Recently I was discussing my dissertation progress with another volunteer at the bird banding station. “I have all the data,” I said, “I just need to figure out how to spin it.”
She looked taken aback. “Well, it’s data,” she said. “It’s information. You don’t spin it; it just is.”
“Right,” I agreed quickly, in my best Objective Scientist voice. “Of course.”
I thought about this exchange a lot over the next few weeks. It had been a while since I had talked about my research at length with a non-scientist, and her reaction to my word choice made an impression. Why had I said “spin”? Did I mean “spin”?
I paid more attention than usual to the word choices my colleagues made, and quickly realized that we all talk about spinning our data. We also talk about interpreting our data, and framing our data: similar and related concepts, but not exact synonyms for spinning the data. “Spinning” sounds underhanded, deceitful. It sounds like we are making the data say what we want it to say. Shouldn’t the data speak for itself?
Data is information, yes; but it usually doesn’t speak for itself. Data needs help to speak. A good graph can show anyone who looks at it some conclusion—but someone had to make that graph first, make decisions about its design that affect what conclusion, what story, a viewer will see. And a lot of the sorts of data we get in ecology and evolution research need some background and interpretation to tell any story.
Imagine, for example, a study on the relationships of different species of turtles.
This seems pretty straightforward: the results will be a diagram of the species relationships. Simple. But one could tell a number of different stories about it: one might be, “Turtles are related the way we would have predicted based on their shell shapes.” Or, “Turtles have evolved pointy heads multiple separate times: pointy heads must be important.” Or, “Turtles are so closely related that we need new genomics methods to really tell how they are related, because the current methods aren’t working well.” Or, “The Brontosaurus-necked Turtle should be in its own genus.”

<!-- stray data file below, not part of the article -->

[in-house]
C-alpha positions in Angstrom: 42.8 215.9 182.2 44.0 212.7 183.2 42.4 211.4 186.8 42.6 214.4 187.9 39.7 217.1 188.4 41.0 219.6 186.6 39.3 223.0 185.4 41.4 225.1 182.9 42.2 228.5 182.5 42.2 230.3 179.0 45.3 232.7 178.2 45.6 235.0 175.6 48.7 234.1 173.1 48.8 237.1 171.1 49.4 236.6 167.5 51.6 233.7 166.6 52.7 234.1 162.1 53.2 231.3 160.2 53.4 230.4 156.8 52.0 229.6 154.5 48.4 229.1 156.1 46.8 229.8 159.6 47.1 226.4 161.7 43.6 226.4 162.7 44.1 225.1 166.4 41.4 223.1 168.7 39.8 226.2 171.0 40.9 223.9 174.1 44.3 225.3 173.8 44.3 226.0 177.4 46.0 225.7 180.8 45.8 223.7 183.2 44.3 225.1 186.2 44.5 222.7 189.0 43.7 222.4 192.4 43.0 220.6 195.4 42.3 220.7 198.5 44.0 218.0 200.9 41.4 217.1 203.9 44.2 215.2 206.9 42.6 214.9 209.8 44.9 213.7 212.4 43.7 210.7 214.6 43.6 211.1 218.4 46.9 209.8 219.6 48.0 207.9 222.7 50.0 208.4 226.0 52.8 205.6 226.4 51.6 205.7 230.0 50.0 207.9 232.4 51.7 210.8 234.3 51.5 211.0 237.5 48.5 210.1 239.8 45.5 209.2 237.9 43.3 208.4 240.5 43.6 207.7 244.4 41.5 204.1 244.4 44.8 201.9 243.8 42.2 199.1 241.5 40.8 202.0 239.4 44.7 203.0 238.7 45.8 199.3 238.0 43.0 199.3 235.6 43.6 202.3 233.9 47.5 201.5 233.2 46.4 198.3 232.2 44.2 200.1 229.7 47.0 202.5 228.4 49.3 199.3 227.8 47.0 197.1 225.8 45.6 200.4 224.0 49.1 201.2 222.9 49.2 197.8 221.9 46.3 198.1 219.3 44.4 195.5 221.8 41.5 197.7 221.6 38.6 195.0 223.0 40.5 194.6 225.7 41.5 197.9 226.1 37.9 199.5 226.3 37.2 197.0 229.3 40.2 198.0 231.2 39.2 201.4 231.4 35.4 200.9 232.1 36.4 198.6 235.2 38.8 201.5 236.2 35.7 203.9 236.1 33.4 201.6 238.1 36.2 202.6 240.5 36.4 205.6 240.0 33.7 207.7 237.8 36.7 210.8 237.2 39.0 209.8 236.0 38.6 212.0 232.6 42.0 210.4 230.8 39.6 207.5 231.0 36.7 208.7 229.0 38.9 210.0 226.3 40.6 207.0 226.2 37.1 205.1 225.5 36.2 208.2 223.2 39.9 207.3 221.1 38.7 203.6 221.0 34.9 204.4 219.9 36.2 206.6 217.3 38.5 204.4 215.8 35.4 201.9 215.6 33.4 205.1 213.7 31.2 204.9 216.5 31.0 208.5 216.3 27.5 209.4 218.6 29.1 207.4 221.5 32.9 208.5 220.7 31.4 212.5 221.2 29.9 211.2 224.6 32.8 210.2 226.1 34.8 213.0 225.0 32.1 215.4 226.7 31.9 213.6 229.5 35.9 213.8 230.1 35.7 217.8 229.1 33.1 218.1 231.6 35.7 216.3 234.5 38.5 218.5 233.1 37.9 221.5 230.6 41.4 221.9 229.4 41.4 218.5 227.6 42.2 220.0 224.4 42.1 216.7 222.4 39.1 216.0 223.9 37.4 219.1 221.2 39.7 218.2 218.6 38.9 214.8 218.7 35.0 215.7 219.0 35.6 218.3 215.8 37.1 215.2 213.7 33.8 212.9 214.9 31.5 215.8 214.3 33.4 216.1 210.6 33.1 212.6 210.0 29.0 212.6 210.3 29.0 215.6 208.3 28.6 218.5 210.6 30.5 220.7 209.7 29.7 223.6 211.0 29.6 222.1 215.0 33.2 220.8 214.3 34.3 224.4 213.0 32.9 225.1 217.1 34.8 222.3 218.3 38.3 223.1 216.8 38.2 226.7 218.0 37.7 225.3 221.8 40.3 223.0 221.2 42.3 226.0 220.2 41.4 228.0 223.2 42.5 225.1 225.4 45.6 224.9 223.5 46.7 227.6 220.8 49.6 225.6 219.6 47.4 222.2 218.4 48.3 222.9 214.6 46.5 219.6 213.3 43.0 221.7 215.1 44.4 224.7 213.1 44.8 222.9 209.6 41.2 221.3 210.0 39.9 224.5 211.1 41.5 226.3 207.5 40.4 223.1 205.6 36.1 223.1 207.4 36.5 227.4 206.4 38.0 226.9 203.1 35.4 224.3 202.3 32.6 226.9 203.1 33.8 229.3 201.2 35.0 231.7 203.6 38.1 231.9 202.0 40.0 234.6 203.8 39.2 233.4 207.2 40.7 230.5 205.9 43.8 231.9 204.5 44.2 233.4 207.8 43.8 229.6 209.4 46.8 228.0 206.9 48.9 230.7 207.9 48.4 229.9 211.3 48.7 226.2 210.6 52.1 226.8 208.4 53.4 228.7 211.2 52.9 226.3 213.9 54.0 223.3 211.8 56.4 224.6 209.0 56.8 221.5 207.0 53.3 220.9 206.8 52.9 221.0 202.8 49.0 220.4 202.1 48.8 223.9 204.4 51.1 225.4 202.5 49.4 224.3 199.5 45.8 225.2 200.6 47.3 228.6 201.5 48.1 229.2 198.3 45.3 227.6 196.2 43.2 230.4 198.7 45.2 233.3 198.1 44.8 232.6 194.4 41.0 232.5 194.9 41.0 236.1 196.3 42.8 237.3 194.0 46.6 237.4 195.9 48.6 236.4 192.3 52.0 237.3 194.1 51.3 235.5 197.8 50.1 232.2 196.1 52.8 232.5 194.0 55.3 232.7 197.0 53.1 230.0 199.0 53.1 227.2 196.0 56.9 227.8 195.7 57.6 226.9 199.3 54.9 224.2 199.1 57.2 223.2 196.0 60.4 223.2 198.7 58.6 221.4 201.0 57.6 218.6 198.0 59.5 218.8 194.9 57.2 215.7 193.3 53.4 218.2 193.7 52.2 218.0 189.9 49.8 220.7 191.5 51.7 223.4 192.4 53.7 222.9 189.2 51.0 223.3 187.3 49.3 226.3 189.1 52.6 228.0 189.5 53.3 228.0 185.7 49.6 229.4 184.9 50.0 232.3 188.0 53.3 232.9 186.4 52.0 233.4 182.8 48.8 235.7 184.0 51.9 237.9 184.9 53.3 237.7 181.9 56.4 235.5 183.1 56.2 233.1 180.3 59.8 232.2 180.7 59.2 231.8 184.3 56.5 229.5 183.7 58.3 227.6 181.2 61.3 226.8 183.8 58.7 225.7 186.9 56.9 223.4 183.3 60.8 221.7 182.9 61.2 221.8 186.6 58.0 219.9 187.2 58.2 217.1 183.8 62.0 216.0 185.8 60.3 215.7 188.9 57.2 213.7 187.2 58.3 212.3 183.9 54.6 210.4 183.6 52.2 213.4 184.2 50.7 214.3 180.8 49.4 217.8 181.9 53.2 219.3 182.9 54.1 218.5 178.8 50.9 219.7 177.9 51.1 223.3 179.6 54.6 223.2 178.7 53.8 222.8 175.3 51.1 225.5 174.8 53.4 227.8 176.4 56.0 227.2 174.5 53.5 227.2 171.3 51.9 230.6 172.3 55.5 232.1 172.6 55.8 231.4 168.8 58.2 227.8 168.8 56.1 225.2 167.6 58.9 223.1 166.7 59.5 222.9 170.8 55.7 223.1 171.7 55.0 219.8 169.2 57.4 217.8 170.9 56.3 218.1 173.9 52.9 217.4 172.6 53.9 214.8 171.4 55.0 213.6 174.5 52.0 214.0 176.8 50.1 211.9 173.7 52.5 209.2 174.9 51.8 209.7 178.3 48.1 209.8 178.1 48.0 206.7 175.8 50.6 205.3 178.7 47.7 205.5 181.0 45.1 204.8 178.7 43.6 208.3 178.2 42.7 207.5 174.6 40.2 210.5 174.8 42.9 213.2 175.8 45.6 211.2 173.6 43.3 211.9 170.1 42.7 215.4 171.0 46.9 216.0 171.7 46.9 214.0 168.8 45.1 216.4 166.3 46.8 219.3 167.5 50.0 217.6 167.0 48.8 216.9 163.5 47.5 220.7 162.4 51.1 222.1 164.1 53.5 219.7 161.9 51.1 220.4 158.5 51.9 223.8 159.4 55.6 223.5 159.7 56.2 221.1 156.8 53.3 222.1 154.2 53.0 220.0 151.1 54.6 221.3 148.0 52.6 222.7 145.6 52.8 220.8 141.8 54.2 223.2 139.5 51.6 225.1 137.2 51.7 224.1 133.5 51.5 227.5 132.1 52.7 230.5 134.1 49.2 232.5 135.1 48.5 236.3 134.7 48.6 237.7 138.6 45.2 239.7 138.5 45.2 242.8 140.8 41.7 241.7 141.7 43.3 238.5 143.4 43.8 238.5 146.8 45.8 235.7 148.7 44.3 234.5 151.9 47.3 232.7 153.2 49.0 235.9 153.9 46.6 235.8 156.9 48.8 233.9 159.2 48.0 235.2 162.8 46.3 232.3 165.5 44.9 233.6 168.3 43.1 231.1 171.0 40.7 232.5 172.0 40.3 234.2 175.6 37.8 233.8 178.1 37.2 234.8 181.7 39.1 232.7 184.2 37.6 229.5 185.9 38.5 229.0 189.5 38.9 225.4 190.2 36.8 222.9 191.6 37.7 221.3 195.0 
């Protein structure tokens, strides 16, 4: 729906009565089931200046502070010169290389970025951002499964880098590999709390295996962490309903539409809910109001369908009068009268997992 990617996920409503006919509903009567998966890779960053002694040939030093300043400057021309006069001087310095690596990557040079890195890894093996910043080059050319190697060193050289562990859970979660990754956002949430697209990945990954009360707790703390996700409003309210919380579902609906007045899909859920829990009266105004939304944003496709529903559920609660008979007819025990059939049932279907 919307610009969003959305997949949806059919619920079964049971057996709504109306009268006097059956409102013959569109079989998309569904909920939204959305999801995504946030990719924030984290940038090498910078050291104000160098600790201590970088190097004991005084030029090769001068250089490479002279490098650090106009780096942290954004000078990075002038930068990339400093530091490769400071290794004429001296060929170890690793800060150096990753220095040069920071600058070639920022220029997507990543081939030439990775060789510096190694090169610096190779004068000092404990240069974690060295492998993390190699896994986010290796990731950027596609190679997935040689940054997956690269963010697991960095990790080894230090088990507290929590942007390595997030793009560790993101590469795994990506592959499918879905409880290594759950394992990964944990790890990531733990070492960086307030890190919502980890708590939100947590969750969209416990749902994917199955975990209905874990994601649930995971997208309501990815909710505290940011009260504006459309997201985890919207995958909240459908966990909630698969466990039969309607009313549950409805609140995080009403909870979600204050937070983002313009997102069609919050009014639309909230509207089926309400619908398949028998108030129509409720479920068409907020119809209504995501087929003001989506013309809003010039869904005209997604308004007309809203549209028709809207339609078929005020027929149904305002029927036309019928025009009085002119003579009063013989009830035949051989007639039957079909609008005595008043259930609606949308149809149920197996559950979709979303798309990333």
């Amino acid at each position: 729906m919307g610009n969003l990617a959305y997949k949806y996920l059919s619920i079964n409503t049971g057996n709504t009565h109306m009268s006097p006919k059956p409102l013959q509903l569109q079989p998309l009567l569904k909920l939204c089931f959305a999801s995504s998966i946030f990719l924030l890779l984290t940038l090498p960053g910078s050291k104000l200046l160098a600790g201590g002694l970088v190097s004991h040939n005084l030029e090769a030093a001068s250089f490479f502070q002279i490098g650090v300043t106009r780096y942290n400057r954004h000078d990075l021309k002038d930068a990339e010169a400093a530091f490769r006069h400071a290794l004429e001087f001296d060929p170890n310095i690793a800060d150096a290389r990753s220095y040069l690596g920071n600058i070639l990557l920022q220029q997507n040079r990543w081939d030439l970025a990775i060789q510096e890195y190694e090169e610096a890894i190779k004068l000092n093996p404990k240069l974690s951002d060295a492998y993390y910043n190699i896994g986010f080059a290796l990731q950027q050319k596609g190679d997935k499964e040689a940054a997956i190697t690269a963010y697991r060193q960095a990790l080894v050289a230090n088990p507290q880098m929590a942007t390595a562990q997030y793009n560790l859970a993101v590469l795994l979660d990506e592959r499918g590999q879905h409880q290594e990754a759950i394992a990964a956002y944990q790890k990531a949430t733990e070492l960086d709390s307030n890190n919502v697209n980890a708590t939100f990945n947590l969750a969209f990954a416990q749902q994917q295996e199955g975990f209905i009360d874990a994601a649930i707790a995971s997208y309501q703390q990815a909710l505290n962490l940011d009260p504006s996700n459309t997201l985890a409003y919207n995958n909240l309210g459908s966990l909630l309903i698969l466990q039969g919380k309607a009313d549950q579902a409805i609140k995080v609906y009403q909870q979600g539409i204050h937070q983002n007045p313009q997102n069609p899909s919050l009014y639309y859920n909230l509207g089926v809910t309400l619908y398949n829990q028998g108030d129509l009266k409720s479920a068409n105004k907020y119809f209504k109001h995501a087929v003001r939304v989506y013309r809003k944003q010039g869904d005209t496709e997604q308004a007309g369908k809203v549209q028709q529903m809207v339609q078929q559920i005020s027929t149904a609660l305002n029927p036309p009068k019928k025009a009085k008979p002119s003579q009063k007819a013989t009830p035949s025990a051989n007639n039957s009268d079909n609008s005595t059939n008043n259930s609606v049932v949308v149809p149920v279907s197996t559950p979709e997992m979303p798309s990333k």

These are all objective conclusions one could make from data; but they require a good background knowledge, and an idea about what to do with the data. More, they change how a viewer looks at the data: they tell what to look for, what patterns to evaluate.
In my own research, I’ve struggled with this most with one particular result. In general terms, I found that the juncos do not do what I was pretty certain they would do. When I tell people about it, I’ve tended to say: “I thought they would do [thing], but they don’t.” This is an accurate presentation of my data, but not a very informative story. Better would be: “Juncos elsewhere do [thing], but the ones I studied don’t, probably because of [reason].” Or even, “I discovered that juncos pursue [strategy], so that some do [thing] while mine do [alternative thing].”
When scientists say we are spinning our data, we mean this: telling a story about the data. We mean interpreting the data and framing it with relevant background, and presenting it as a whole concept to an audience. I think we like to pretend, sometimes, that we simply collect data and pass it on to the public as pure results (well, or to each other, at least; I’m aware that the public probably doesn’t make a habit of reading, say, Behavioral Ecology and Sociobiology). But that leaves out an important part of being a scientist. We don’t just email each other Excel spreadsheets full of data when we finish a project; we write papers with sections titled “Introduction” and “Discussion.”
The reason that becoming a good scientist takes a lot of time, and studying, and trial-and-error, is that it isn’t as simple as collecting the data (which certainly isn’t simple either): you have to know what story to tell with that data. Turning the data into a story—spinning it—isn’t deceitful: it’s how you explain to everyone else what you found.